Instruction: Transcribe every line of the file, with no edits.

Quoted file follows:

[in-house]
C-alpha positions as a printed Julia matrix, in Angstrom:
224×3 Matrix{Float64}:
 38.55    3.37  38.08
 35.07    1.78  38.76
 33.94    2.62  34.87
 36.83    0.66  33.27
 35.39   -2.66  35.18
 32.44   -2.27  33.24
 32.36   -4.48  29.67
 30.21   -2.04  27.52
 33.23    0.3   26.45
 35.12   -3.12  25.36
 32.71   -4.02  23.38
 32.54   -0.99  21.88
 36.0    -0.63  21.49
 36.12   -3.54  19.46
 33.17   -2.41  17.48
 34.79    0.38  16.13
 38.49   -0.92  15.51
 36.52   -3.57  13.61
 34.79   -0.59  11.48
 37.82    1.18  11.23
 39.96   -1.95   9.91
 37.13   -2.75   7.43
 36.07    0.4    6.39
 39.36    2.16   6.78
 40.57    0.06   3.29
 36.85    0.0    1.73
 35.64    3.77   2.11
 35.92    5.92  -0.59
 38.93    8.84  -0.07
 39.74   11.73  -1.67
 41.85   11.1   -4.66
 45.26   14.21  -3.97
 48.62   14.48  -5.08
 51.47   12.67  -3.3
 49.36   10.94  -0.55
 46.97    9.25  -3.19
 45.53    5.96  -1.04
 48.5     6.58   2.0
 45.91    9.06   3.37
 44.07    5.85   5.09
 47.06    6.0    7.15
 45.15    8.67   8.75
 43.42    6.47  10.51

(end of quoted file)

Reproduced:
[in-house]
C-alpha positions as a printed Julia matrix, in Angstrom:
224×3 Matrix{Float64}:
 38.55    3.37  38.08
 35.07    1.78  38.76
 33.94    2.62  34.87
 36.83    0.66  33.27
 35.39   -2.66  35.18
 32.44   -2.27  33.24
 32.36   -4.48  29.67
 30.21   -2.04  27.52
 33.23    0.3   26.45
 35.12   -3.12  25.36
 32.71   -4.02  23.38
 32.54   -0.99  21.88
 36.0    -0.63  21.49
 36.12   -3.54  19.46
 33.17   -2.41  17.48
 34.79    0.38  16.13
 38.49   -0.92  15.51
 36.52   -3.57  13.61
 34.79   -0.59  11.48
 37.82    1.18  11.23
 39.96   -1.95   9.91
 37.13   -2.75   7.43
 36.07    0.4    6.39
 39.36    2.16   6.78
 40.57    0.06   3.29
 36.85    0.0    1.73
 35.64    3.77   2.11
 35.92    5.92  -0.59
 38.93    8.84  -0.07
 39.74   11.73  -1.67
 41.85   11.1   -4.66
 45.26   14.21  -3.97
 48.62   14.48  -5.08
 51.47   12.67  -3.3
 49.36   10.94  -0.55
 46.97    9.25  -3.19
 45.53    5.96  -1.04
 48.5     6.58   2.0
 45.91    9.06   3.37
 44.07    5.85   5.09
 47.06    6.0    7.15
 45.15    8.67   8.75
 43.42    6.47  10.51